Sauerkraut Leaf Submersion – How to Use That Skanky Cabbage To Keep Your Kraut Mold Free!
When I found these ridiculously awesome cabbages at my local farmer’s market last weekend, I was overjoyed. I had seen them in Vermont the week before and I was afraid I wouldn’t get my hands on them back home. They feel exactly like a regular ol’ head of cabbage, but they’re way cuter and therefore I had to kraut them. A quick internet search reveals that there are many names for this variety of cabbage, including the creative sweetheart and the literal pointed.
I thought I’d share some specifics and options on a step that is mentioned in just about every kraut recipe you’ll ever read. Think of it as pre-composting, resourcefulness, waste-avoidance or laziness. However you think of it, it’s an easy, free way to keep the top of your kraut from getting mold-y or even kahm yeasty. The basic premise is to pack your jar of kraut as tightly as humanly possible and then, right under the shoulders of the jar, pack the cabbage leaf, so that if anything gets exposed to the air, it will be that leaf. If it gets gross, you don’t mind because you’ll just compost it! With a flat-sided jar, you can tuck the cabbage around the sides of the fermenting kraut. It also makes a nice shelf for any weights you might want to use, be it a ziplock bag filled with brine, a smaller jar, or actual jar weights.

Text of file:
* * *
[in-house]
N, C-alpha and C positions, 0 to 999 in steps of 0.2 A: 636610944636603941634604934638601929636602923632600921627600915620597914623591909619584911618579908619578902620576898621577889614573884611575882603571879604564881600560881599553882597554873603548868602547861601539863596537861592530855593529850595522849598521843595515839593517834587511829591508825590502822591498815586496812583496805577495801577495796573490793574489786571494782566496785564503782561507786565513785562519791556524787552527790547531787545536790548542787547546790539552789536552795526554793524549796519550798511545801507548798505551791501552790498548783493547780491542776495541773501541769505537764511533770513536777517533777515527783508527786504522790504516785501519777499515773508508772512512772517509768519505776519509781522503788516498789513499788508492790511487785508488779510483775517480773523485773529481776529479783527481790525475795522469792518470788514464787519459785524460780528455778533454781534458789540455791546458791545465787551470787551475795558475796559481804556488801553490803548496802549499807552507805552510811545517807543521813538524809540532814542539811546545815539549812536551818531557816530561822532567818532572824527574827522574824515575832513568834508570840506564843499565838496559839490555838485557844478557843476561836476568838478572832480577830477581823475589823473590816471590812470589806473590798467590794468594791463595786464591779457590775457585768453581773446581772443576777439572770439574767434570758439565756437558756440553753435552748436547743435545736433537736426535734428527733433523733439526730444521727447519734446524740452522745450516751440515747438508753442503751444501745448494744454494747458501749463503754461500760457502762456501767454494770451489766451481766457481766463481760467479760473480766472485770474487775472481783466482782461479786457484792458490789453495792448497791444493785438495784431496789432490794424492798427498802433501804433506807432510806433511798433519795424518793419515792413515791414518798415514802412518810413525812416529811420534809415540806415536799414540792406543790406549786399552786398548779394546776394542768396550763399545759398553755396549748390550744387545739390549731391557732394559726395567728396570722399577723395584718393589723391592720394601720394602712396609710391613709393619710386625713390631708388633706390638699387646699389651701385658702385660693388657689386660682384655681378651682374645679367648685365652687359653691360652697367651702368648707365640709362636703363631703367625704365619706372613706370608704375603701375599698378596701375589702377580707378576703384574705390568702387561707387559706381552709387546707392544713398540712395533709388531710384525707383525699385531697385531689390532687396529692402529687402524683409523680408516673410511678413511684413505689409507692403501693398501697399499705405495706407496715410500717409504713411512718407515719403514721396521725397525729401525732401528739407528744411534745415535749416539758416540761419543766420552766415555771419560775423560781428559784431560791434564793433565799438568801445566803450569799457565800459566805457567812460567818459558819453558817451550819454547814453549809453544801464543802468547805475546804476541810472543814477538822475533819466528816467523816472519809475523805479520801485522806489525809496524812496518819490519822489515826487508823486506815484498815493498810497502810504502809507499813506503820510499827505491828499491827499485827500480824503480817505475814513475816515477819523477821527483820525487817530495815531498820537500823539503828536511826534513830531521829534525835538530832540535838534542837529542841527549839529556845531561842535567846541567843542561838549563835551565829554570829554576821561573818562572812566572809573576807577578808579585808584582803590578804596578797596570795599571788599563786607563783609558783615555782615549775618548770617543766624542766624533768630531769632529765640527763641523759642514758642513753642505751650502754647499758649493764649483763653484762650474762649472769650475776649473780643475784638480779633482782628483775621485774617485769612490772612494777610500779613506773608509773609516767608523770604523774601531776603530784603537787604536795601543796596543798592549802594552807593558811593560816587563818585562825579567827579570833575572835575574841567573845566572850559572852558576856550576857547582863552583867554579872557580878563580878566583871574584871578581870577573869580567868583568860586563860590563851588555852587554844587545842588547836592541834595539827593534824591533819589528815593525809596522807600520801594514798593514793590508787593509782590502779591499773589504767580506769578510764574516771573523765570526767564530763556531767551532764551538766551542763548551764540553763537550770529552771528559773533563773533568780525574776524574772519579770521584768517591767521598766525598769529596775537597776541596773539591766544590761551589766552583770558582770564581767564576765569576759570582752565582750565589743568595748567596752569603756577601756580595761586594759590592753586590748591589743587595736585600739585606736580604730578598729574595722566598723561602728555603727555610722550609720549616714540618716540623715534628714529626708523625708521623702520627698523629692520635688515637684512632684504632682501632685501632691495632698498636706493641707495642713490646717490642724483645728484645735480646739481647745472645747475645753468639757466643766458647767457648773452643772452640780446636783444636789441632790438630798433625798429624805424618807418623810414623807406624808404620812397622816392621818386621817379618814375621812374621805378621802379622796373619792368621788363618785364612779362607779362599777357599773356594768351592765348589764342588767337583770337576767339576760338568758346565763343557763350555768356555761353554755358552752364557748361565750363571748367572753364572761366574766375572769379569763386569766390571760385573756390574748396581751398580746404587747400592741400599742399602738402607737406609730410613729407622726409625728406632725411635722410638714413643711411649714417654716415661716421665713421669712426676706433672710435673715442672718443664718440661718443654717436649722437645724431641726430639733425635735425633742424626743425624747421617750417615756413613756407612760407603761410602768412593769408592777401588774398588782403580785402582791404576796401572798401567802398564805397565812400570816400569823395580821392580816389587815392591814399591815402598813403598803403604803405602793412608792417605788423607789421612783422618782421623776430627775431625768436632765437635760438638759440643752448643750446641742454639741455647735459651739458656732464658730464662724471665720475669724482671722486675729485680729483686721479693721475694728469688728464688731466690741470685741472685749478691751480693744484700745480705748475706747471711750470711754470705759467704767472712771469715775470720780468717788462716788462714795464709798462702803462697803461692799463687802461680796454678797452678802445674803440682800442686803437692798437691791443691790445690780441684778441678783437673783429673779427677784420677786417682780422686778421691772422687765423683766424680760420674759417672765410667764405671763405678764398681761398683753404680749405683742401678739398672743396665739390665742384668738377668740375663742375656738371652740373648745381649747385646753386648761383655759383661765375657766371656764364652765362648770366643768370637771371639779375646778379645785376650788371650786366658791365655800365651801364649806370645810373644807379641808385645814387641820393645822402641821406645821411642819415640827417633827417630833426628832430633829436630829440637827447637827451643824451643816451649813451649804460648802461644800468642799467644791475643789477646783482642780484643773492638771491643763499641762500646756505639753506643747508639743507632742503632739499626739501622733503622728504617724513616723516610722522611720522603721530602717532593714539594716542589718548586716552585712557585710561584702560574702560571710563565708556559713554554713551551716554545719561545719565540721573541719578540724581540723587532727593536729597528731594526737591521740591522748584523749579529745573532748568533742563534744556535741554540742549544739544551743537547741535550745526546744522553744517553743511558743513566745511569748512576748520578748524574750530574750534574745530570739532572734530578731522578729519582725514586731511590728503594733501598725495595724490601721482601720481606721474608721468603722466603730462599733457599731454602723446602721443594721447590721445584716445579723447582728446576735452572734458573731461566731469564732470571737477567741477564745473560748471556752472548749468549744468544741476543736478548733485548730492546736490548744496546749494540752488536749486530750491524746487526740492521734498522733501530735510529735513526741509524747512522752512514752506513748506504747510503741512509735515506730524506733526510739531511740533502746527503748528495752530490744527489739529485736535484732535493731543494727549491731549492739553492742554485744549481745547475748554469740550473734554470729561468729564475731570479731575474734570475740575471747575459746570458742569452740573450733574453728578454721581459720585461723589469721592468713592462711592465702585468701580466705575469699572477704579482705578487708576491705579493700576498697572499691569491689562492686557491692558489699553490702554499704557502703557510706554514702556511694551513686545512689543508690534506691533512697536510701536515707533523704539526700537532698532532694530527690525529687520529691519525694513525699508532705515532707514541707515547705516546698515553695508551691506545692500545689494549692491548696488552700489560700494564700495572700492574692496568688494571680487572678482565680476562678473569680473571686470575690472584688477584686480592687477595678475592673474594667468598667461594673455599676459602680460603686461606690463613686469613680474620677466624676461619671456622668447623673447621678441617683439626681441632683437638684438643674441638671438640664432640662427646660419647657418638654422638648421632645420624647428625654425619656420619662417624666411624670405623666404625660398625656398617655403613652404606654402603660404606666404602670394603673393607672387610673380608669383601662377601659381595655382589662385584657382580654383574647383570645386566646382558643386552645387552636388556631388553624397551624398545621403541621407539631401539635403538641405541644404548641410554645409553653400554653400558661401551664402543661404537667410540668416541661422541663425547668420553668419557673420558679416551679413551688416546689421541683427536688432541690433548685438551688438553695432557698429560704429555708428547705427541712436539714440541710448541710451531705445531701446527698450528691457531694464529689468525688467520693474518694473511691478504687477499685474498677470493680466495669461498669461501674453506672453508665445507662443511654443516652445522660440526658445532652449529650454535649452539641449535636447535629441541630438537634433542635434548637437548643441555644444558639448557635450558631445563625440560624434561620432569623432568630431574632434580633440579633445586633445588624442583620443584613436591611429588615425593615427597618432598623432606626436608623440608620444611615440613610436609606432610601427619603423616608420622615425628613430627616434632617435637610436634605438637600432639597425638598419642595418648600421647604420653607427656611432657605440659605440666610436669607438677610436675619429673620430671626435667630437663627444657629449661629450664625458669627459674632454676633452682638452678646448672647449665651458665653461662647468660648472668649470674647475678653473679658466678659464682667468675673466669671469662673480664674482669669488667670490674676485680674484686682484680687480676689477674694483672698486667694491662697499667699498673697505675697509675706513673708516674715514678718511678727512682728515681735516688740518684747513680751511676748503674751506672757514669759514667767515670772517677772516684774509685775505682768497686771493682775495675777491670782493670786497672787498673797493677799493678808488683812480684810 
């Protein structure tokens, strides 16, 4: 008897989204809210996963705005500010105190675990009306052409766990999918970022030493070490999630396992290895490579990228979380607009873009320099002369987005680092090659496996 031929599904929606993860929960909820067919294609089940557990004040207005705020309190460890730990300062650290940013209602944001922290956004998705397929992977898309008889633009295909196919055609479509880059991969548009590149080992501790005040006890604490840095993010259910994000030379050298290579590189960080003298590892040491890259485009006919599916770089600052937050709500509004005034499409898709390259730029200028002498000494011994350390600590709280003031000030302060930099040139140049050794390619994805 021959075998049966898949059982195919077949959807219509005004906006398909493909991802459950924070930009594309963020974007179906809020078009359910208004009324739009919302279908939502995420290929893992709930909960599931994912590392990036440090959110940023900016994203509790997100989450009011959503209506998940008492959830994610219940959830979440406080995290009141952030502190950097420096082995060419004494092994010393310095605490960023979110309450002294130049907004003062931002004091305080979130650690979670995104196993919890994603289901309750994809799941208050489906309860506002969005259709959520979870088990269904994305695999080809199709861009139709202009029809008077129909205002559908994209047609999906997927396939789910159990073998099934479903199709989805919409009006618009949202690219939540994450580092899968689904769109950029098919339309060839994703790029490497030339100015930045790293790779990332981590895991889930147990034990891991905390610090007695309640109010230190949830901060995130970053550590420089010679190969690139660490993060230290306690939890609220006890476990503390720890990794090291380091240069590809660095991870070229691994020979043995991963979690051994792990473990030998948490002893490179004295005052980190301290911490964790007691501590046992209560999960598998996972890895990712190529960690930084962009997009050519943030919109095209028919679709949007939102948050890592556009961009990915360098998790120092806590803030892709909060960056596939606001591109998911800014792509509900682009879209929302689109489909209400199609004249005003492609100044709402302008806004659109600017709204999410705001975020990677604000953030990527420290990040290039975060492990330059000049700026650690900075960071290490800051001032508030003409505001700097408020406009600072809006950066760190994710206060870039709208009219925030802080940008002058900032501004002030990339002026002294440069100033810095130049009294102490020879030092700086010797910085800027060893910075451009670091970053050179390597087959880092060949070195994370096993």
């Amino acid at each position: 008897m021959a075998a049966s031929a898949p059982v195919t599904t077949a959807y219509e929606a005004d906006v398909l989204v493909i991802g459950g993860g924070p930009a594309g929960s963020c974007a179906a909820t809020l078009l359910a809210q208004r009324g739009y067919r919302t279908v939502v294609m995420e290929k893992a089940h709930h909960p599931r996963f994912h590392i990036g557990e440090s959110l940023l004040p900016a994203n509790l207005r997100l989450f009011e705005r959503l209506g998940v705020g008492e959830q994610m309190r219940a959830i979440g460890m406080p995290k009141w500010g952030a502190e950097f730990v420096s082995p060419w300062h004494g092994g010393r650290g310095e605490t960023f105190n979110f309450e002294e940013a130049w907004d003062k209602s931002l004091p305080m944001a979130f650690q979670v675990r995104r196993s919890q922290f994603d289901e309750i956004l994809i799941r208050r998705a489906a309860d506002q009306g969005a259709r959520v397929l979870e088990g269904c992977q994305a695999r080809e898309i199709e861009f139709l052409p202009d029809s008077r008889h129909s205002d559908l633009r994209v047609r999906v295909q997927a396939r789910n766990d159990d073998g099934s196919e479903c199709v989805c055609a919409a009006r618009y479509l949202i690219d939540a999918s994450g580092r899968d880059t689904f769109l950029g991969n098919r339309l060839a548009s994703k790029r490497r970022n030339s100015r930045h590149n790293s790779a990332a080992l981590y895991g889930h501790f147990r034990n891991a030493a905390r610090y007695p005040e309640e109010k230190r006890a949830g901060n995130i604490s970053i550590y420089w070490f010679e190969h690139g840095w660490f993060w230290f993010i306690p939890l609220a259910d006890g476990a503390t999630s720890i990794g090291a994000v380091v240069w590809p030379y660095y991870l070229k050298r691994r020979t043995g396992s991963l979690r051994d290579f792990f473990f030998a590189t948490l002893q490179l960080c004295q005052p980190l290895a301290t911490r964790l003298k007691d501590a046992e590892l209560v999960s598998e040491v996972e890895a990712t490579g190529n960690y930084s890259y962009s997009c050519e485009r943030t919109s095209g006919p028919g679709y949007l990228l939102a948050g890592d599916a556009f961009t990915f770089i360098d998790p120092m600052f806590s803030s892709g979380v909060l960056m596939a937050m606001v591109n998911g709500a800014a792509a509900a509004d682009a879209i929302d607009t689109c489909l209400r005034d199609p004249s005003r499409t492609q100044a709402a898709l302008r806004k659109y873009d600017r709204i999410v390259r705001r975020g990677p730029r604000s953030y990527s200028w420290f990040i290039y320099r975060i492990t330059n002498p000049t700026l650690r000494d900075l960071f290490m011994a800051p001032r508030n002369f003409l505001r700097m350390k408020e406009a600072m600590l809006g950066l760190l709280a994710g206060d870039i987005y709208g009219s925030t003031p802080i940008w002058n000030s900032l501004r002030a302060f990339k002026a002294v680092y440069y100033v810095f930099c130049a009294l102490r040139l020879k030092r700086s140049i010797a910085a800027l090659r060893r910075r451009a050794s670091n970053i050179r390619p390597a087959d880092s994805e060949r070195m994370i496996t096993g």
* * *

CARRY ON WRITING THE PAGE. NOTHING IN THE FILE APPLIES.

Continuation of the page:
It’s not fancy, but it does the trick! Trim away any soft or mushy parts. On this particular leaf, I tore off the black parts you see pictured. On large cabbages, there is often a very strong rib in the middle of the leaf. I LOVE that rib and I make sure to keep it, even when trimming away other parts, because it makes for a very sturdy shelf, as mentioned above.
PS-Even in the crock, layering outer cabbage leaves along the top is a great tactic for helping submerge. Some do them under the weight, some just use them as a top layer and skip the weights altogether. I personally prefer to use a weight.